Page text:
Awesome, awesome book. That being said, on with the review.
Ann Fay is finally home from the hospital, where she sat for months, fighting to stay alive as polio ravaged her body. She's about to return to school, behind all of her friends, and is upset, not quite understanding why this has happened to her. She's not only behind in school, but she has to walk with loud, clunky braces, definitely making her stand out, rather than blend in with her classmates. At the same time, her precious father is also fighting some inner demons, having returned from the war an emotionally damaged man, mixing up Ann Fay's own emotions something fierce.
When Ann Fay is given the chance to go to the Georgie Warm Springs Foundation, started by Franklin D. Roosevelt, to continue her therapy and hopefully relearn to walk without assistance, she goes, but not without huge reservations. She doesn't want to leave her family, feeling they need her more than she needs to walk. Once Ann arrives, she makes friends, starts to truly heal, and really makes progress in her walking. Unfortunately, when a friend from home shows up with bad news from her family, Ann knows she has to make a huge decision, to leave her beloved Warm Springs or to stay.
So... Comfort is the continuation of Blue, which I've never read, so I'm not able to tell you how much I liked this novel in comparison to the other. Going in, I was a little apprehensive of reading a book that most definitely had a prequel, however I really felt it completely stands along, with whatever backstory is necessary given throughout the plot, without leaving the reader with the feeling that something is missing.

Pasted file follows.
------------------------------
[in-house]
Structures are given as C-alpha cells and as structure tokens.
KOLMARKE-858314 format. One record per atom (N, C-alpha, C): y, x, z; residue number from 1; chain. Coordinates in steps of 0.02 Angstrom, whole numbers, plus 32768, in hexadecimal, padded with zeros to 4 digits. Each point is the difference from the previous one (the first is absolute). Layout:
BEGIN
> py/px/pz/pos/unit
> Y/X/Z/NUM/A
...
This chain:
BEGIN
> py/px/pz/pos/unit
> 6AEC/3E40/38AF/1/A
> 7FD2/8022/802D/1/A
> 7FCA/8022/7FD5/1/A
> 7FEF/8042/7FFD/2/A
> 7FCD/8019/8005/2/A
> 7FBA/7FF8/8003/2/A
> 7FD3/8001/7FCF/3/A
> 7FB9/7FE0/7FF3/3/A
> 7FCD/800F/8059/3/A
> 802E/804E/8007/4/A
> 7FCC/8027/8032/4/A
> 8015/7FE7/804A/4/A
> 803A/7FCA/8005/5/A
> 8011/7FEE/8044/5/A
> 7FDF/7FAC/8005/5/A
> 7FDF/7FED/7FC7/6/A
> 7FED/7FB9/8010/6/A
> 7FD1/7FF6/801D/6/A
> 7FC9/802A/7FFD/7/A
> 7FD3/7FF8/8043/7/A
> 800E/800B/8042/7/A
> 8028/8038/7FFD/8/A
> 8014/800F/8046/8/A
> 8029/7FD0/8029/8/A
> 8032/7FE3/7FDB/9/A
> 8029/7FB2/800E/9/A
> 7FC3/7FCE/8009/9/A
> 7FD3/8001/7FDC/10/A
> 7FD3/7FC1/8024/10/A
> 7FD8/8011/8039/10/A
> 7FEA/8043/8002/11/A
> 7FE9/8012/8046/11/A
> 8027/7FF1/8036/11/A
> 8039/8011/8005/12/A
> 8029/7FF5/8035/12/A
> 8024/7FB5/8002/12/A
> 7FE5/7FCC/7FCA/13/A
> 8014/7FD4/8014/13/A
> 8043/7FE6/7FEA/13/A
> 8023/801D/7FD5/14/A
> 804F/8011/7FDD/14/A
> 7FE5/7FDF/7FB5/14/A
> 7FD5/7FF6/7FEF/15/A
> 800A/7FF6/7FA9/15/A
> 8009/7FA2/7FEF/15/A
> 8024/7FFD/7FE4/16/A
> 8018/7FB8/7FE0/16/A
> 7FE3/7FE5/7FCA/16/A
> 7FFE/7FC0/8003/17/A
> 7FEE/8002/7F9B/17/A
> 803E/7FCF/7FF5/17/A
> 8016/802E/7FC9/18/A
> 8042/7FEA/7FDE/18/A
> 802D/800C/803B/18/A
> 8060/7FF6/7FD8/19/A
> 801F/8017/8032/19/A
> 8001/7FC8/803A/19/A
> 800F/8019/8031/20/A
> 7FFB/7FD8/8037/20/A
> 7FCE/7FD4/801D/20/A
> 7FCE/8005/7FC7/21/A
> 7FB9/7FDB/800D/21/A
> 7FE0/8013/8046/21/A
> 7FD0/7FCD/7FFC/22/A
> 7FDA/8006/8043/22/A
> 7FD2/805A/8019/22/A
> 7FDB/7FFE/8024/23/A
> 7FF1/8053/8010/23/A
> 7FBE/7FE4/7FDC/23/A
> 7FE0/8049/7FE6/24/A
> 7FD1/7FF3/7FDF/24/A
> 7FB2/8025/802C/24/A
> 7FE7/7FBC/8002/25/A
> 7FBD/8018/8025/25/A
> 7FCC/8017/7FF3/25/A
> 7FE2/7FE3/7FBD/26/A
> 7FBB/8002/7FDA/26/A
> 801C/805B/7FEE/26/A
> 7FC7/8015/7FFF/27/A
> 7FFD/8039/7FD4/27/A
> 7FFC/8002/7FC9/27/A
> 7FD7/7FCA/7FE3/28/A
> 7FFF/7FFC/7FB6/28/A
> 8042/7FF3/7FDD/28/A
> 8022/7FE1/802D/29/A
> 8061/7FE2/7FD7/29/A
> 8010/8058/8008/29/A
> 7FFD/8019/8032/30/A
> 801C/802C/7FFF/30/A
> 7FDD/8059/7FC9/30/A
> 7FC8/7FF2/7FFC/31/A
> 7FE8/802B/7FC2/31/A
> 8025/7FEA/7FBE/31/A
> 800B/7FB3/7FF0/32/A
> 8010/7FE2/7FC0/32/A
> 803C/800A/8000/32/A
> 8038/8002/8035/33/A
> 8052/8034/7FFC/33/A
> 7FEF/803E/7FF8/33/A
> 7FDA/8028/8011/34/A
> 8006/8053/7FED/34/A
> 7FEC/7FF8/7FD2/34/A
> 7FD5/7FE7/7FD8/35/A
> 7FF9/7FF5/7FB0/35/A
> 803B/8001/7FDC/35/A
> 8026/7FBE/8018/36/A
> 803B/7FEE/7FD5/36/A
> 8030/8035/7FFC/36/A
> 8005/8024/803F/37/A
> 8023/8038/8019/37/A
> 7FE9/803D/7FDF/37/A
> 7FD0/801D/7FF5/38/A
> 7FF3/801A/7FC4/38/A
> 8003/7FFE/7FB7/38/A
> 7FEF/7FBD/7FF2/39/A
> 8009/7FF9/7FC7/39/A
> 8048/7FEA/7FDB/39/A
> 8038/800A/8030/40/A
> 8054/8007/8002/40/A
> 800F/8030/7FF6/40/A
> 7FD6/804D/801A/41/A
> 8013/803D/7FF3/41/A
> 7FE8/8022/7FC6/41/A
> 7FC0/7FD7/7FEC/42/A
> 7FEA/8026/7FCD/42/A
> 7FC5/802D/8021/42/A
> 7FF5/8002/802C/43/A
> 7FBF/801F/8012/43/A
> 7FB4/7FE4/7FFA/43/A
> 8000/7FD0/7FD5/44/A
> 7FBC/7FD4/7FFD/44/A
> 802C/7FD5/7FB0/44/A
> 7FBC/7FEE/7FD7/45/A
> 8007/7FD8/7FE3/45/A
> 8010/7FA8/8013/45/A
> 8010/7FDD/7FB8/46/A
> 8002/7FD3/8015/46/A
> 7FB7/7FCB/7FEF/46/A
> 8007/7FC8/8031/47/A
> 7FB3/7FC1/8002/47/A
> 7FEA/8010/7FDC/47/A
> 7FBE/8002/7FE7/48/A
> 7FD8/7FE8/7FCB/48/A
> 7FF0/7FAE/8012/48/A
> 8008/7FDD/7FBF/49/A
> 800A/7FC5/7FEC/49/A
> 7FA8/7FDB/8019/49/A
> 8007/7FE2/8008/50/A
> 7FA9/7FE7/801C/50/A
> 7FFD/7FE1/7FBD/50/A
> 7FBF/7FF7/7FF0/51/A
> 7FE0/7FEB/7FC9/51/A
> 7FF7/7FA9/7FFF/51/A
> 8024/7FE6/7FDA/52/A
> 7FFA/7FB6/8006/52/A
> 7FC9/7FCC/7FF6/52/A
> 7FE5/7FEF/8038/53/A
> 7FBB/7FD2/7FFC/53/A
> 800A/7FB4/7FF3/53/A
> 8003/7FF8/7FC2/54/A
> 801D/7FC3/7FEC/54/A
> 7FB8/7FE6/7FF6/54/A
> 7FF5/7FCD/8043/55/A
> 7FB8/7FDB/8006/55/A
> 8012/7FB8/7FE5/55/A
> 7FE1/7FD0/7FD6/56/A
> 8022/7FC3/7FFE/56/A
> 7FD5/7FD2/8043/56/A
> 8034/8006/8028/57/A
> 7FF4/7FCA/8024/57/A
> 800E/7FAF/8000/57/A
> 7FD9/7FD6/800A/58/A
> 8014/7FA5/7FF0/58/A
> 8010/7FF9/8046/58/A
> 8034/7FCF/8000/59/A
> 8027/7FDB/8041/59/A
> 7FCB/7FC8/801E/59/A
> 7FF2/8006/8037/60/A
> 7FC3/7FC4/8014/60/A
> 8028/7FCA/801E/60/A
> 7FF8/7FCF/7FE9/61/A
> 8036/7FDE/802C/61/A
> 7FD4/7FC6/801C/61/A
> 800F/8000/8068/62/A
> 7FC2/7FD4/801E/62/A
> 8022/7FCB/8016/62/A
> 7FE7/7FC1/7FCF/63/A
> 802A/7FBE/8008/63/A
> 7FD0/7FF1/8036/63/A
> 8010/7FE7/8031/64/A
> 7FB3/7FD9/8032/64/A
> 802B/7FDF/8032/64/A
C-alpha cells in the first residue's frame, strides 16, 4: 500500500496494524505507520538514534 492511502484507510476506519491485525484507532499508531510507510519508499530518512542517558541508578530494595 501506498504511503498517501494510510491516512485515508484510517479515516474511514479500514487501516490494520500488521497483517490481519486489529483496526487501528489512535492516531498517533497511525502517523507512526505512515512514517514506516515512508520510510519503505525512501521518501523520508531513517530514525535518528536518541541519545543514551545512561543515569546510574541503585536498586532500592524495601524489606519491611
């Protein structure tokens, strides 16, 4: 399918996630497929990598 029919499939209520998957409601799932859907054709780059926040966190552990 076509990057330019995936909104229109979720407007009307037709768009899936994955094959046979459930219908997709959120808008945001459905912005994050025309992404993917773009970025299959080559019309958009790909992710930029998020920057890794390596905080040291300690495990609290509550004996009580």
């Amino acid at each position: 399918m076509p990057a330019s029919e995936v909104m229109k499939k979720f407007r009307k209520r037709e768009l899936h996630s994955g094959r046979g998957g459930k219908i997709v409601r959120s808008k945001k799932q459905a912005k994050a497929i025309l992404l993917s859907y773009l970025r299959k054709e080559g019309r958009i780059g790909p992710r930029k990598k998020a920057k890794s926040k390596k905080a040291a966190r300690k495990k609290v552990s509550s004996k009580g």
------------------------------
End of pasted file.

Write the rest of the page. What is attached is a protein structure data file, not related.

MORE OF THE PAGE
Author Joyce Moyer Hostetter's story is written in a manner that flows so well and really is comforting (like the title pun??) to return to. I spent a couple of days reading this one, not feeling the need to race through it to know what happens, but continually picked up when wanting something lovely and warm-feeling to read. One of my favorites of the year!
Safe to hand to middle graders or young adults.
Notes on the cover:
Yuck. Not a fan at all. My husband's words, when asked what he thought of it was "it looks like a school book on a dusty shelf in the school library." In other words, boring. Not interesting. Not intriguing to pick up at all. Honestly, probably wouldn't have grabbed it at the library unless it was a Cybils read. A classic case of "don't judge a book by its cover."
Hostetter also wrote Healing Water, which I loooooved last year.
Joyce Moyer Hostetter
Young Adult Fiction
Calkins Creek Books
Book borrowed from the local library
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